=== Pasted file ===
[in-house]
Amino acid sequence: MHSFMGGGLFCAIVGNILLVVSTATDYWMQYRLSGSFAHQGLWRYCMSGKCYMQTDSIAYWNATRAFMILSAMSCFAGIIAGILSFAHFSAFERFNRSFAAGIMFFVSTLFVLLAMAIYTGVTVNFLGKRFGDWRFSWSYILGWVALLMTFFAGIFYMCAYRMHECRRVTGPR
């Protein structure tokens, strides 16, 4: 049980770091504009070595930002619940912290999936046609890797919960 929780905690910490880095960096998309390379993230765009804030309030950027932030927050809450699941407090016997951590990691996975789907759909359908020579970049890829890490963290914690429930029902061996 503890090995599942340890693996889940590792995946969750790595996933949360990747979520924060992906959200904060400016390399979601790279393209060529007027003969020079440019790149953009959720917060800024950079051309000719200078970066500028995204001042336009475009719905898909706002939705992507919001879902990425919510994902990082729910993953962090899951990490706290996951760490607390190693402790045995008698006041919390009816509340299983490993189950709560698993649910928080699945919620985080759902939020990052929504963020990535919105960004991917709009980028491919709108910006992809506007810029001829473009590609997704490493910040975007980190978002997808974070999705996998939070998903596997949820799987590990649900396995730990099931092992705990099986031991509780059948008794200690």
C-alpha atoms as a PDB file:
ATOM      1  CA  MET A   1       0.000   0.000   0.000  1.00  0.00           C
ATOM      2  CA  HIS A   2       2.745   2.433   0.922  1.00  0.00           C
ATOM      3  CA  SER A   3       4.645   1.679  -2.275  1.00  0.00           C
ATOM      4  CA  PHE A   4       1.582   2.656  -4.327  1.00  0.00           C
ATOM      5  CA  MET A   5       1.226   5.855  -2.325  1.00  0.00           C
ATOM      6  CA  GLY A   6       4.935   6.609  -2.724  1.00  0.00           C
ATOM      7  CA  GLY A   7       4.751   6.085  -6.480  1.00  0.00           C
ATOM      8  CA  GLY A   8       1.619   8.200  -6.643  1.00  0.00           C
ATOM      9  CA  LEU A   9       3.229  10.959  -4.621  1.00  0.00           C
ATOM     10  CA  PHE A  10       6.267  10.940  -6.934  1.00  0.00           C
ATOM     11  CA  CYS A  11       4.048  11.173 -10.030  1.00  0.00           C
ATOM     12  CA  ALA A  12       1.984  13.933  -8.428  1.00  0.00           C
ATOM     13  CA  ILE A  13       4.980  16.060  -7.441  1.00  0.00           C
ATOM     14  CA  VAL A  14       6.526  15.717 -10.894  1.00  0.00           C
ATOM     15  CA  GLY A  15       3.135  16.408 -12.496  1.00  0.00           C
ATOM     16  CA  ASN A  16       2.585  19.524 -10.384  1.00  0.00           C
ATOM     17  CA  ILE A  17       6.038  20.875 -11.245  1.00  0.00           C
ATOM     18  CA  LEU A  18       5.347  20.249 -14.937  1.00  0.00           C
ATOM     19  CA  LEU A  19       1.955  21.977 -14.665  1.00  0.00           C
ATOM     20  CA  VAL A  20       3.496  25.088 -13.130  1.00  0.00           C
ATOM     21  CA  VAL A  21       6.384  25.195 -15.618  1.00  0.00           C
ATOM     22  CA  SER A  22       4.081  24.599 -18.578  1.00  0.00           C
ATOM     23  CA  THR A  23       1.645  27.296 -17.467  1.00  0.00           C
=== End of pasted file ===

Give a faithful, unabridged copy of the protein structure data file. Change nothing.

[in-house]
Amino acid sequence: MHSFMGGGLFCAIVGNILLVVSTATDYWMQYRLSGSFAHQGLWRYCMSGKCYMQTDSIAYWNATRAFMILSAMSCFAGIIAGILSFAHFSAFERFNRSFAAGIMFFVSTLFVLLAMAIYTGVTVNFLGKRFGDWRFSWSYILGWVALLMTFFAGIFYMCAYRMHECRRVTGPR
């Protein structure tokens, strides 16, 4: 049980770091504009070595930002619940912290999936046609890797919960 929780905690910490880095960096998309390379993230765009804030309030950027932030927050809450699941407090016997951590990691996975789907759909359908020579970049890829890490963290914690429930029902061996 503890090995599942340890693996889940590792995946969750790595996933949360990747979520924060992906959200904060400016390399979601790279393209060529007027003969020079440019790149953009959720917060800024950079051309000719200078970066500028995204001042336009475009719905898909706002939705992507919001879902990425919510994902990082729910993953962090899951990490706290996951760490607390190693402790045995008698006041919390009816509340299983490993189950709560698993649910928080699945919620985080759902939020990052929504963020990535919105960004991917709009980028491919709108910006992809506007810029001829473009590609997704490493910040975007980190978002997808974070999705996998939070998903596997949820799987590990649900396995730990099931092992705990099986031991509780059948008794200690």
C-alpha atoms as a PDB file:
ATOM      1  CA  MET A   1       0.000   0.000   0.000  1.00  0.00           C
ATOM      2  CA  HIS A   2       2.745   2.433   0.922  1.00  0.00           C
ATOM      3  CA  SER A   3       4.645   1.679  -2.275  1.00  0.00           C
ATOM      4  CA  PHE A   4       1.582   2.656  -4.327  1.00  0.00           C
ATOM      5  CA  MET A   5       1.226   5.855  -2.325  1.00  0.00           C
ATOM      6  CA  GLY A   6       4.935   6.609  -2.724  1.00  0.00           C
ATOM      7  CA  GLY A   7       4.751   6.085  -6.480  1.00  0.00           C
ATOM      8  CA  GLY A   8       1.619   8.200  -6.643  1.00  0.00           C
ATOM      9  CA  LEU A   9       3.229  10.959  -4.621  1.00  0.00           C
ATOM     10  CA  PHE A  10       6.267  10.940  -6.934  1.00  0.00           C
ATOM     11  CA  CYS A  11       4.048  11.173 -10.030  1.00  0.00           C
ATOM     12  CA  ALA A  12       1.984  13.933  -8.428  1.00  0.00           C
ATOM     13  CA  ILE A  13       4.980  16.060  -7.441  1.00  0.00           C
ATOM     14  CA  VAL A  14       6.526  15.717 -10.894  1.00  0.00           C
ATOM     15  CA  GLY A  15       3.135  16.408 -12.496  1.00  0.00           C
ATOM     16  CA  ASN A  16       2.585  19.524 -10.384  1.00  0.00           C
ATOM     17  CA  ILE A  17       6.038  20.875 -11.245  1.00  0.00           C
ATOM     18  CA  LEU A  18       5.347  20.249 -14.937  1.00  0.00           C
ATOM     19  CA  LEU A  19       1.955  21.977 -14.665  1.00  0.00           C
ATOM     20  CA  VAL A  20       3.496  25.088 -13.130  1.00  0.00           C
ATOM     21  CA  VAL A  21       6.384  25.195 -15.618  1.00  0.00           C
ATOM     22  CA  SER A  22       4.081  24.599 -18.578  1.00  0.00           C
ATOM     23  CA  THR A  23       1.645  27.296 -17.467  1.00  0.00           C